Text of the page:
Their research is focused on the desert hairy scorpion, the largest scorpion in North America. These invertebrates pose no danger to humans and have a number of distinct characteristics: their exoskeletons glow under UV light, and their hemolymph – the fluid equivalent of blood in invertebrates – is bright blue.
Students are evaluating the antibacterial qualities of this hemolymph, including how strongly and quickly it responds to the presence of bacteria and what types of bacteria it can kill.
Merchant, an expert in the field of alligator immunology, says that the scorpion immune system piqued his interest because so little is known about it.
“It is very different from both human and alligator immune systems, but we don’t have a good understanding of it,” says Merchant. “These are ancient organisms, and they use very ancient immune mechanisms. This will be the first characterization of the scorpion immune system ever.”
After Merchant draws hemolymph from the scorpions, students mix solutions of the fluid at various concentrations and “challenge” it with different strains of bacteria. Students then record how the hemolymph responds to the bacteria over three-, six-, nine- and twelve-hour periods and plot the results for analysis. All of this, Merchant says, will eventually result in a paper he and the students co-author together.
Chemistry junior Seth Aucoin, from Lake Charles, has been working on this project for over eight months.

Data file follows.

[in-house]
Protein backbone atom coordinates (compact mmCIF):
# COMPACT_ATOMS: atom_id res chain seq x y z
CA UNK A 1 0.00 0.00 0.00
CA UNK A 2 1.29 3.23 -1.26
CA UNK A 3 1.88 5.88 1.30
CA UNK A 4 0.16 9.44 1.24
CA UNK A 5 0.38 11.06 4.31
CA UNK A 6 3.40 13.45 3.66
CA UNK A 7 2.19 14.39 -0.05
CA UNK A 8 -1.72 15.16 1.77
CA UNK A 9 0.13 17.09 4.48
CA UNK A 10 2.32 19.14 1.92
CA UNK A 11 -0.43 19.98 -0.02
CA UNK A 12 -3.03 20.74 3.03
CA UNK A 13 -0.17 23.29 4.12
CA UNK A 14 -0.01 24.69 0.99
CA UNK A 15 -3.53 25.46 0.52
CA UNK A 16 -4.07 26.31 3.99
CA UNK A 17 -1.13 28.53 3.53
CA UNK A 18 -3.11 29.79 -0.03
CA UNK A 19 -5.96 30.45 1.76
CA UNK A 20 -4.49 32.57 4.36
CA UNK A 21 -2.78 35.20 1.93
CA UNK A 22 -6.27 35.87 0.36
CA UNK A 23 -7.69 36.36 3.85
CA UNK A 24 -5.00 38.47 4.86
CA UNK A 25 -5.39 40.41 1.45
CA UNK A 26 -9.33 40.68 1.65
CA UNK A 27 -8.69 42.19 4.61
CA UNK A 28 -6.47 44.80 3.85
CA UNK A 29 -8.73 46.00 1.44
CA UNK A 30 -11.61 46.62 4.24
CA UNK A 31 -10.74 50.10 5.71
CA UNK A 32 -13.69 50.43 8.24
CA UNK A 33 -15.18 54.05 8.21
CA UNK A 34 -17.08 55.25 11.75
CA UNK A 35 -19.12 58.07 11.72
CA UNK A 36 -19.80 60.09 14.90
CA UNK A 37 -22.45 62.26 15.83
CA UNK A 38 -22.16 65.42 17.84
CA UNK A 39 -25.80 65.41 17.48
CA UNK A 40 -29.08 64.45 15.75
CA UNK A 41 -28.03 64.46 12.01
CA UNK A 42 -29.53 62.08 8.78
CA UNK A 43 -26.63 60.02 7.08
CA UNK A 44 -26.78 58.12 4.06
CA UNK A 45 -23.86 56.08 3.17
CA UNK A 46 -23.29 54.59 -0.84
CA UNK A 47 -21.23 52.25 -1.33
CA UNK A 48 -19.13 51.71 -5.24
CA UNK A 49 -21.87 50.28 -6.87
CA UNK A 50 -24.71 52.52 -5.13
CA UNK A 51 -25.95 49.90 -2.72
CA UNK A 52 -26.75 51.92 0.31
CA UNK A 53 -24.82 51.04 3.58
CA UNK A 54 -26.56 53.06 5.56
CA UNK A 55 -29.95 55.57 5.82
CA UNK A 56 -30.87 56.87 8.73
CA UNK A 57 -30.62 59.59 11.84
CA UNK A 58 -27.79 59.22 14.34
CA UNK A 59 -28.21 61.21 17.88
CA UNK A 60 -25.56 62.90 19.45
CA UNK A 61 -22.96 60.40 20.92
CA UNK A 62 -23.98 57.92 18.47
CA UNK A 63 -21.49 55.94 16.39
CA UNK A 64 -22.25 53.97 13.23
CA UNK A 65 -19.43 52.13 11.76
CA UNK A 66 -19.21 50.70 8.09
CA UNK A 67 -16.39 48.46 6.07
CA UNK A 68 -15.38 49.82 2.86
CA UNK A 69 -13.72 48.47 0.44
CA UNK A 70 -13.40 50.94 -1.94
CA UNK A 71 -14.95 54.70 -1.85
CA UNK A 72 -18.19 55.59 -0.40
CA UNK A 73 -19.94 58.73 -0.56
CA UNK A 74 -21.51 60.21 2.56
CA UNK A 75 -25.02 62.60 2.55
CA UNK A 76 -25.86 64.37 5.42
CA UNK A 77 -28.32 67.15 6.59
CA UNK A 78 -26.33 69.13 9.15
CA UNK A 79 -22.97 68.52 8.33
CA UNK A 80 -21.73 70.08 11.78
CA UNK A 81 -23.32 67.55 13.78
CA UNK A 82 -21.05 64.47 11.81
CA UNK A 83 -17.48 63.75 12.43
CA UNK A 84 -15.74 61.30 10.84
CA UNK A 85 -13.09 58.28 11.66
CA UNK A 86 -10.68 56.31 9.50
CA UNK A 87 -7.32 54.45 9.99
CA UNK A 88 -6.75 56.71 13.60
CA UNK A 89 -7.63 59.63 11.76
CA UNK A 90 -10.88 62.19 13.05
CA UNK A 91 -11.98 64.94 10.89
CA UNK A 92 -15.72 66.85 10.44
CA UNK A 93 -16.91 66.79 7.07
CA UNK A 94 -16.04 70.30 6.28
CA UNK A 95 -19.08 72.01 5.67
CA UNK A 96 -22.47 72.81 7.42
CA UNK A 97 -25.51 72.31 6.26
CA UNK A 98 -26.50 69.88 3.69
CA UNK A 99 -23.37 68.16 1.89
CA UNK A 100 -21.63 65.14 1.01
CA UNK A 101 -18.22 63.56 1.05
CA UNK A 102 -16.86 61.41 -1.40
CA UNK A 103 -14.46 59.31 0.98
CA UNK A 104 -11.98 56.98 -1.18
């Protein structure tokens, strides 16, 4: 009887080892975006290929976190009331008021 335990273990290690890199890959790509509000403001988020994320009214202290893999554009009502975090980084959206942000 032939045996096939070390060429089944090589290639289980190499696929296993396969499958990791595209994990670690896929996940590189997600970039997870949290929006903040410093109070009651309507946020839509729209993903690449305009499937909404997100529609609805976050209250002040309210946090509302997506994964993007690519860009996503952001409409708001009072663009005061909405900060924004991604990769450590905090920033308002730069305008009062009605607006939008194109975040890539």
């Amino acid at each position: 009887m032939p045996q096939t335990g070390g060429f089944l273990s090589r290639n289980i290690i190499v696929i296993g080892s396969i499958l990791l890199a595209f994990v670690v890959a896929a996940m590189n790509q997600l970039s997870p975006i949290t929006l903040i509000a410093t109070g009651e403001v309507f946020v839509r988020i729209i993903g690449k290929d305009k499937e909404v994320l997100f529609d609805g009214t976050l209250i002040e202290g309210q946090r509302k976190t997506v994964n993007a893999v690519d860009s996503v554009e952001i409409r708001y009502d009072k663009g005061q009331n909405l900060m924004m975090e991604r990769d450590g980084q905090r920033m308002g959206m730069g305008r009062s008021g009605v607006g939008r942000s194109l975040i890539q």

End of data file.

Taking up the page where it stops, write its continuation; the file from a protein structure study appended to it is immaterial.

“It’s been a great learning experience and it’s very interesting to be able to study something that isn’t well understood,” he says. “I’ve learned a lot about technique and handling samples, which will translate into whatever scientific discipline I choose.”
Through this process, Merchant says, students learn how to conduct research, design experiments with the right controls, analyze data and conduct statistical analysis to see if results are significant. “It’s kind of an all-inclusive research project.”
So far, Merchant says they have found components of the hemolymph called antimicrobial peptides that quickly and effectively protect scorpions from infections. Further study could reveal the potential for synthesizing new antibiotics for human use from scorpion hemolymph.
“If the project shows promise, we can keep building off of it,” Merchant says. “There are almost two thousand species of scorpions that we could study, or we could look at other arthropods next. We’re excited about where this research could lead.”
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